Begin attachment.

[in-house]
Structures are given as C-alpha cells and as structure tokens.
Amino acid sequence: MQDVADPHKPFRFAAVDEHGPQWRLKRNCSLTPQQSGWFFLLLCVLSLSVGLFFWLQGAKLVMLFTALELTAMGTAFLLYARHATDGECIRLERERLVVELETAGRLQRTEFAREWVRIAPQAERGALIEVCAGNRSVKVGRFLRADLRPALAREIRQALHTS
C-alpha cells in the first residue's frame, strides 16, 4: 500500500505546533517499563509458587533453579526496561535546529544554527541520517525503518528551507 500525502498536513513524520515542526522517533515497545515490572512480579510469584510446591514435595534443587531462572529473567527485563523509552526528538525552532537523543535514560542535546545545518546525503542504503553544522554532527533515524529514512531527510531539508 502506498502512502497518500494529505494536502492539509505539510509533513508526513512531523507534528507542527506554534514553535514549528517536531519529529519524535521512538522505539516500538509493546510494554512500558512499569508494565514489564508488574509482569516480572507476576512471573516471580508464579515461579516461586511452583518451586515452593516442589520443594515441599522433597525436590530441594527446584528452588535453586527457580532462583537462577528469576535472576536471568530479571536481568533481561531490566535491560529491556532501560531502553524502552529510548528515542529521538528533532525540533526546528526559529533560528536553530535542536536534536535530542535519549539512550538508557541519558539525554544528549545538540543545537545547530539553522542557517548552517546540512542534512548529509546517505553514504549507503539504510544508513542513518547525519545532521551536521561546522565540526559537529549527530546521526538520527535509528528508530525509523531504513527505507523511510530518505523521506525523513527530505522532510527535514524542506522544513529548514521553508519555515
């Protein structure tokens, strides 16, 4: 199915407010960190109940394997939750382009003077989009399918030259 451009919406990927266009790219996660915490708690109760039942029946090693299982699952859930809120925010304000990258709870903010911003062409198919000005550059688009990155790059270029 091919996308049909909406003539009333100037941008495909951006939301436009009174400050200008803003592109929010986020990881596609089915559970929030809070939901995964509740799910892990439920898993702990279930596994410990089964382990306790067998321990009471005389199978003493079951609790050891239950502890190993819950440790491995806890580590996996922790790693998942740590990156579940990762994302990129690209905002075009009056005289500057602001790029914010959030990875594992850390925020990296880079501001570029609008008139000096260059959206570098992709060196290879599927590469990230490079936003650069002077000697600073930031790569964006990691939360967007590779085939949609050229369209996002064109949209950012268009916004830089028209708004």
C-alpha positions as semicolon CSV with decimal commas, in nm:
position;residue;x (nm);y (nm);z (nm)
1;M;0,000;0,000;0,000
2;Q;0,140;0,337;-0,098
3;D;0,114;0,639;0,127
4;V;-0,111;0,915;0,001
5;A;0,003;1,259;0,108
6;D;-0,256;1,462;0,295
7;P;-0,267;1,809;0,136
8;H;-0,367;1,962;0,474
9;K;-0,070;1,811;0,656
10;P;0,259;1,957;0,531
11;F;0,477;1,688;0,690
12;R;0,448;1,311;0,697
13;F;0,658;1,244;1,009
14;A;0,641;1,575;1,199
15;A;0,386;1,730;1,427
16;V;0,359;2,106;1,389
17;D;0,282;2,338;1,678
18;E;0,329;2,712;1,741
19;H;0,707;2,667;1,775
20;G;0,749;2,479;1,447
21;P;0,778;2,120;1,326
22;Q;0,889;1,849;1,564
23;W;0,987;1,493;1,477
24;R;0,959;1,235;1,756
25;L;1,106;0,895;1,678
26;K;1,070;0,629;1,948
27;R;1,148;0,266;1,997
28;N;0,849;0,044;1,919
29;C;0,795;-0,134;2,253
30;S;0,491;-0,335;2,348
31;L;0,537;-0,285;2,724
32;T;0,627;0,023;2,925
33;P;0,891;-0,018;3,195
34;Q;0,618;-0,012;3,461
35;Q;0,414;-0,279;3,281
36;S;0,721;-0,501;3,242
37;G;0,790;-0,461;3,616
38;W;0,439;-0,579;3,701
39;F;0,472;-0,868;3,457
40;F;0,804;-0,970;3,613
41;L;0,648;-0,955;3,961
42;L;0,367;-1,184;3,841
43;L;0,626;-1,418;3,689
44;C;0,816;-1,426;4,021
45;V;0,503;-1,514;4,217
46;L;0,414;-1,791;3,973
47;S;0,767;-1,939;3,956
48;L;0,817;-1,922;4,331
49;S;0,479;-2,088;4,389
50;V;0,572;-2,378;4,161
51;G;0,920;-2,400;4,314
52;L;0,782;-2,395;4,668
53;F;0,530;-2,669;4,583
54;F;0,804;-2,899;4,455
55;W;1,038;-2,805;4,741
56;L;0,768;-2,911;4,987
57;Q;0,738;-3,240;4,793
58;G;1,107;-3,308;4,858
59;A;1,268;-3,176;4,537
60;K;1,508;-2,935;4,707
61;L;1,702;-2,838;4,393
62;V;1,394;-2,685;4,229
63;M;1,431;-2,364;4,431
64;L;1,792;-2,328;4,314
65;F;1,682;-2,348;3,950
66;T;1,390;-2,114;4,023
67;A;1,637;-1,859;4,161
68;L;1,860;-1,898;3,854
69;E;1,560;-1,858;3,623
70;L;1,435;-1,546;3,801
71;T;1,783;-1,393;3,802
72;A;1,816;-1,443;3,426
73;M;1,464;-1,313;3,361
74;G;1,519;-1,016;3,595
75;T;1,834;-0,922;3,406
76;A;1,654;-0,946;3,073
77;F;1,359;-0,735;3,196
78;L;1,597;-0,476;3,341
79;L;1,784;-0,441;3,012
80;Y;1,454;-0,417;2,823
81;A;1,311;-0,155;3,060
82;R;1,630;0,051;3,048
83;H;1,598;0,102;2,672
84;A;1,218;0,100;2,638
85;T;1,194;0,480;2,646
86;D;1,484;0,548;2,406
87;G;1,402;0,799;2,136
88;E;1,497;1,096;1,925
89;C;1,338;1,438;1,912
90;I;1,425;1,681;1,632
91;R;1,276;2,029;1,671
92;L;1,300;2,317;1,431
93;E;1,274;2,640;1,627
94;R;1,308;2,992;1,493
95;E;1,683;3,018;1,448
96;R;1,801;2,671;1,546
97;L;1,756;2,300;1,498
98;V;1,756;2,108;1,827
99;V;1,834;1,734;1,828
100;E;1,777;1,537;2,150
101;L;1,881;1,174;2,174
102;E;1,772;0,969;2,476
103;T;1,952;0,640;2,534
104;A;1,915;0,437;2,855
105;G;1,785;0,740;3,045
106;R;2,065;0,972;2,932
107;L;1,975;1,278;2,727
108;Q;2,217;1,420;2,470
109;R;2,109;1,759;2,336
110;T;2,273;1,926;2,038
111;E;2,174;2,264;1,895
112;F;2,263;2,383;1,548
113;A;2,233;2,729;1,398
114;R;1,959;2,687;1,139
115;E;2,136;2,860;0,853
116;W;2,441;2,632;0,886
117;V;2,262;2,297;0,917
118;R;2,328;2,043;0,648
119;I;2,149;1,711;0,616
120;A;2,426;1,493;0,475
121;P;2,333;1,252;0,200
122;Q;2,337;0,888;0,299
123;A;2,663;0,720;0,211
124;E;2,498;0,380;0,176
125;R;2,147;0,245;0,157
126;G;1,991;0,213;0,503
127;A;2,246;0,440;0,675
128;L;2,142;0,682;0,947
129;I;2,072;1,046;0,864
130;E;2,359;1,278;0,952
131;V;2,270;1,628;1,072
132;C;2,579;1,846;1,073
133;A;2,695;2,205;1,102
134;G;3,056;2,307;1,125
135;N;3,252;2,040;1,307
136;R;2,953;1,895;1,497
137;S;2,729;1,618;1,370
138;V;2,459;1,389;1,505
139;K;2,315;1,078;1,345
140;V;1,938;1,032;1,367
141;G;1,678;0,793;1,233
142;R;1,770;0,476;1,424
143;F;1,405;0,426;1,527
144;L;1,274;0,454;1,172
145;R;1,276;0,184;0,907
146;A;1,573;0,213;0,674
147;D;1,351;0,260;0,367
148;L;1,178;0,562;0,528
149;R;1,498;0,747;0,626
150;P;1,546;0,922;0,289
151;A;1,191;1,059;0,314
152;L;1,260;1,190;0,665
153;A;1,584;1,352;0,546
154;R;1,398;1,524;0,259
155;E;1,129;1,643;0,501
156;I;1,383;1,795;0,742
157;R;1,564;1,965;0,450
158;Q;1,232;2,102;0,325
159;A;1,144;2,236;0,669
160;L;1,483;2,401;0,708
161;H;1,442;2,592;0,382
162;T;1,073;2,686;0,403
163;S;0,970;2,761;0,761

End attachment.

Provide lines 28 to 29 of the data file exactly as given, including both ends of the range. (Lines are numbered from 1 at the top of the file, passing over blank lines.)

21;P;0,778;2,120;1,326
22;Q;0,889;1,849;1,564